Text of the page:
“After seeing how challenging it would be to move rapidly across an urban disaster site, I wanted to figure out some new strategies for robots of any scale that would enable that motion,” says Haldane, whose work recently appeared in the inaugural issue of Science Robotics.
Biology was his guide: specialized jumpers have a “super-crouch posture, a leg configuration that allows them to stay down for longer, letting their muscles store energy in their stretchy tendons, which is later released to produce high-power jumps,” he says.
“We built a single degree for freedom leg mechanism that uses this idea—new to robotics—and showed that we can produce 2.94 times more jumping power than would have been possible without the leg mechanism,” he explains by email. “Building the leg was hard, and we actually developed new methods for designing linkages to do it.”
Walking toward disaster
Researchers from other parts of the world are developing other types of robots with search and rescue in mind.
For example, a team of Italian researchers is developing Walk-Man. It’s not a retro version of the now-obsolete portable music player, but a nearly two-meter-tall robot meant to be a full-fledged member of a SAR team.
Euronews reported that Walk-Man has joints and motions similar to a human body, with hands capable of powerful manipulations. It is reportedly fitted with a stereo vision system and a rotating 3D-laser scanner. Like Haldane, Italian scientists took some clues from nature.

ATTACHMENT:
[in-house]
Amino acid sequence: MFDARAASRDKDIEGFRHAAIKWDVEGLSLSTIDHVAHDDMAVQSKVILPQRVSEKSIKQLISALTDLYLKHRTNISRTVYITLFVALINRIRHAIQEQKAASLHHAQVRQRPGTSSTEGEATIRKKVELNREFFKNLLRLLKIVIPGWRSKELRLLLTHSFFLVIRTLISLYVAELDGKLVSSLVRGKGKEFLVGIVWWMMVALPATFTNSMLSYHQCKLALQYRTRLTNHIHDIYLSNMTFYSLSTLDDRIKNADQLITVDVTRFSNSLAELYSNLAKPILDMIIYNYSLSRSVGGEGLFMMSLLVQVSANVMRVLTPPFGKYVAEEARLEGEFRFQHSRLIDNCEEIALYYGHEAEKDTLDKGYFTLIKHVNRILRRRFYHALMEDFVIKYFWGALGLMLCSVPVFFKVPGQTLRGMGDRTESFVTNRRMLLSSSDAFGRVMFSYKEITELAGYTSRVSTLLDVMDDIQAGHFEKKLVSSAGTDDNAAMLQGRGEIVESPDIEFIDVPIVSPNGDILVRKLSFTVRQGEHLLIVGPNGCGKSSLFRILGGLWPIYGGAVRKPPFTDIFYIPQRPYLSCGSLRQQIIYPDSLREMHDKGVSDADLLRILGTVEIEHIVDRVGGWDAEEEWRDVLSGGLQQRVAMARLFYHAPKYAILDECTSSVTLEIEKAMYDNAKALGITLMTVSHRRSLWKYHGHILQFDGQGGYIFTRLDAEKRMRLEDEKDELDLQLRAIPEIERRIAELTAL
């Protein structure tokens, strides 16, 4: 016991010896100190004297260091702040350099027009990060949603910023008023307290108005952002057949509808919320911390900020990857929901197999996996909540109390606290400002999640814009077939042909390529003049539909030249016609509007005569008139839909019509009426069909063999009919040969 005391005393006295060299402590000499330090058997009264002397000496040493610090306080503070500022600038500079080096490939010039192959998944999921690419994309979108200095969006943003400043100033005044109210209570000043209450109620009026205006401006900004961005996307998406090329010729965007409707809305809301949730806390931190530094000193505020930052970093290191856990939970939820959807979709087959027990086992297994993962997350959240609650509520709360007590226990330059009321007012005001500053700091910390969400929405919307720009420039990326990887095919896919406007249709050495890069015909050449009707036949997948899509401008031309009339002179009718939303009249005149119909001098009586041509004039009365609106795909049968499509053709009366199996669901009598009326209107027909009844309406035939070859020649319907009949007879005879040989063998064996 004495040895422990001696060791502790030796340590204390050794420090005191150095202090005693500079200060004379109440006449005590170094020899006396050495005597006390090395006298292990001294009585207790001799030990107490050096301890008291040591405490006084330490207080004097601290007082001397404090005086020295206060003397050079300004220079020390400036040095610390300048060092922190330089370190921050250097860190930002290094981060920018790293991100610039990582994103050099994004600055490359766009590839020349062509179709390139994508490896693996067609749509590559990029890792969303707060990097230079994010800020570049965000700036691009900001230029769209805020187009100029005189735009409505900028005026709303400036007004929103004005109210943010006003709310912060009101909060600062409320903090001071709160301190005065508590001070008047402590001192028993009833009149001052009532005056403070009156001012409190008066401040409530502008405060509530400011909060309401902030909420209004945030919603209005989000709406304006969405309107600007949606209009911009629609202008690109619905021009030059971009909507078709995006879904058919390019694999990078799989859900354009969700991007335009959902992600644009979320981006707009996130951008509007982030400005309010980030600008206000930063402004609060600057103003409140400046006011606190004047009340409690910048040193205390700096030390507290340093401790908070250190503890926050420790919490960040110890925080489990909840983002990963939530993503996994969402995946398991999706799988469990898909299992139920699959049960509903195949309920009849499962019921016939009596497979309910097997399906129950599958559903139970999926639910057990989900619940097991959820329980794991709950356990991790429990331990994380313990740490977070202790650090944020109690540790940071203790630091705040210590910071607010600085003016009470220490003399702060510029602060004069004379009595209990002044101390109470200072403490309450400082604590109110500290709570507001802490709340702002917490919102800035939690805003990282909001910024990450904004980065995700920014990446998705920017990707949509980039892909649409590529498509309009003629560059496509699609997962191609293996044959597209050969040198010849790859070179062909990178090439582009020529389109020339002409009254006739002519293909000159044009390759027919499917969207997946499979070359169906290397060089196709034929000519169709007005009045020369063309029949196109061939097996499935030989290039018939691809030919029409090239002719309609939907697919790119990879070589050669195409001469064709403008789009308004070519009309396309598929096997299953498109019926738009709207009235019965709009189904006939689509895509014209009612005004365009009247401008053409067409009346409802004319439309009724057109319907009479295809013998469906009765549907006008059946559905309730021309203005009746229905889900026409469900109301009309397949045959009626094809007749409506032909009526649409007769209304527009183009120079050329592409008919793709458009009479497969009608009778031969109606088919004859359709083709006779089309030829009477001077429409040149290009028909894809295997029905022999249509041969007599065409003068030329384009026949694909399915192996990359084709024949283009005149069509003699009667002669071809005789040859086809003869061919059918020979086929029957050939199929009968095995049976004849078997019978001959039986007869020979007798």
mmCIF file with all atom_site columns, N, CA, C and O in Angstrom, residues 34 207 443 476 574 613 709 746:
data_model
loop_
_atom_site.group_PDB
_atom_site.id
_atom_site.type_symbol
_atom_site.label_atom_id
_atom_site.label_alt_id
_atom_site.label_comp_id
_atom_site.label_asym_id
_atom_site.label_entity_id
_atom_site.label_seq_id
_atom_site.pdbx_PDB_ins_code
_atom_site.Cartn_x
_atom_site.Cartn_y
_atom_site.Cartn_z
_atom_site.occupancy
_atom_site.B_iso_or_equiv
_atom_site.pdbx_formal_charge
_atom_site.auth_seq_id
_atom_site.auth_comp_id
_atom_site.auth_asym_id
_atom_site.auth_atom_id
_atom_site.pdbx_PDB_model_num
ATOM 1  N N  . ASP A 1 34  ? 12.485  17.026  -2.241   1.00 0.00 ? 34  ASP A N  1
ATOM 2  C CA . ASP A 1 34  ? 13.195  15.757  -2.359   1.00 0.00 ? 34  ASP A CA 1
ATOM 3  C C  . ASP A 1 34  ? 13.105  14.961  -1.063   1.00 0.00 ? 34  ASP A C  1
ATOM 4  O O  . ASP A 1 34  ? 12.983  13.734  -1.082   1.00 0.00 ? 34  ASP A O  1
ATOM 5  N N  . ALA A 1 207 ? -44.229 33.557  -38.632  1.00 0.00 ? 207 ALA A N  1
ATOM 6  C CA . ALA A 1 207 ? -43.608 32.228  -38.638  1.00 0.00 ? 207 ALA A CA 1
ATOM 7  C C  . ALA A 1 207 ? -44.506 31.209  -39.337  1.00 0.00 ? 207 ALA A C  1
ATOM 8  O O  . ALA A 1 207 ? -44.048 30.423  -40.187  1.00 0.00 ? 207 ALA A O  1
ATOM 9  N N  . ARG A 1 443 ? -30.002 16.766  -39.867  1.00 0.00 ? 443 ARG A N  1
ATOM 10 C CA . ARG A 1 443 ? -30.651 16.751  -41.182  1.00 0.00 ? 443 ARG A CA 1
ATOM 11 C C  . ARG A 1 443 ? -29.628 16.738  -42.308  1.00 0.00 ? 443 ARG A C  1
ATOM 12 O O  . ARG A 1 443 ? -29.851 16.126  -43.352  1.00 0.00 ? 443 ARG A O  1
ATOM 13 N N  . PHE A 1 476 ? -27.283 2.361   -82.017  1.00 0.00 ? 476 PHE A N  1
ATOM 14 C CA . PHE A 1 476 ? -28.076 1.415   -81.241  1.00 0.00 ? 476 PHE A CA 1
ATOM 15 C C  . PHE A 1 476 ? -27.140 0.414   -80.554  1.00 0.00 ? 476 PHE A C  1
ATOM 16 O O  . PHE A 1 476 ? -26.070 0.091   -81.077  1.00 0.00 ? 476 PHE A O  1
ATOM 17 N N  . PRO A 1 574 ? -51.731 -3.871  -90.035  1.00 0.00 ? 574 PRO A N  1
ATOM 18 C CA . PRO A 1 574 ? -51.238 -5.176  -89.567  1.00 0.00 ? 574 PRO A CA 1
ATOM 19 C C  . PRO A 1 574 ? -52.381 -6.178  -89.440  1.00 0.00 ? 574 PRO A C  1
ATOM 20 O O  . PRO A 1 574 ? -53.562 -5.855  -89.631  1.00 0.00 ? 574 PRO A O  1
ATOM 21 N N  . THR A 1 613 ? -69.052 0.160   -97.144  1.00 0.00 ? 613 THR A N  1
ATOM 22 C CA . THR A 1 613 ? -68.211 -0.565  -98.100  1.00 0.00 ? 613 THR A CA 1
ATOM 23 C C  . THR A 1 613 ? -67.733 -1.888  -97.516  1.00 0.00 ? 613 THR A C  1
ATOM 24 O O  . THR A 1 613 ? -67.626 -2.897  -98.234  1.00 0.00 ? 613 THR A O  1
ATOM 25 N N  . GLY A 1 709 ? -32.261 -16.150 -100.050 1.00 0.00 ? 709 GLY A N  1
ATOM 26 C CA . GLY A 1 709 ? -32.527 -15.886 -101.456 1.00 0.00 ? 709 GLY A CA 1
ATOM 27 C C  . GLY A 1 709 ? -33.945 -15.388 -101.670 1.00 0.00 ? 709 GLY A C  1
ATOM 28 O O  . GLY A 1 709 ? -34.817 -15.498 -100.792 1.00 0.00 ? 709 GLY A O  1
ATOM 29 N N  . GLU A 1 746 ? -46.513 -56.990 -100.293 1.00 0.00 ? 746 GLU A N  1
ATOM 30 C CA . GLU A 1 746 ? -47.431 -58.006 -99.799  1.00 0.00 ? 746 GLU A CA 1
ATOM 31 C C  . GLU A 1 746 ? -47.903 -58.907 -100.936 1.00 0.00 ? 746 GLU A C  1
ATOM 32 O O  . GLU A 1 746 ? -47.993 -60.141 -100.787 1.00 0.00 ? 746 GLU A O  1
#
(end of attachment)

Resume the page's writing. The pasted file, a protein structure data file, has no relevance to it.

“Many principles that exist in biology have given us inspiration on how [we could design] a robot,” research engineer Ioannis Sarakoglou tells Euronews, explaining that Walk-Man relies largely on gravity rather than energy to move.
Coming to the rescue
Walk-Man, biobots and Salto may represent the future of rescue robots, but the typical machines used in disaster response today are unmanned aerial, land and marine vehicles—modestly sized robots that provide vital information about places emergency responders can’t immediately reach or assess easily.
In a TEDWomen talk, Murphy says if you can reduce the response to a disaster by one day, you can reduce the overall recovery time by 1,000 days.
“Ground, aerial and marine systems are becoming commonplace for different types of disasters,” Murphy says.
Murphy’s teams and their robots have responded to nearly 50 disasters in a dozen countries since 9/11, including Hurricane Katrina and the Crandall Canyon Utah mine collapse. Hurricane Katrina was the first time an unmanned aerial vehicle was used in disaster response. Now UAVs are a key tool for responders needing to get a bird’s eye view of a disaster scene.
Through CRASAR at Texas A&M, Murphy also leads the volunteer search-and-rescue group Roboticists Without Borders. The organization, in part, matches professionals in the use of ground, aerial or marine robots with agencies around the world that are responding to disasters. Roboticists Without Borders covers expenses for up to 10 days for each incident.
The hope, Murphy says, is to accelerate the adoption and improve the use of robots in disasters through RWB. The goal would be to put Roboticists Without Borders out of business by 2025, she adds.
“Robots can make a disaster go away faster,” Murphy says. “Look for the robots, because robots are coming to the rescue.”
Banner Image Credit: Stephen McNally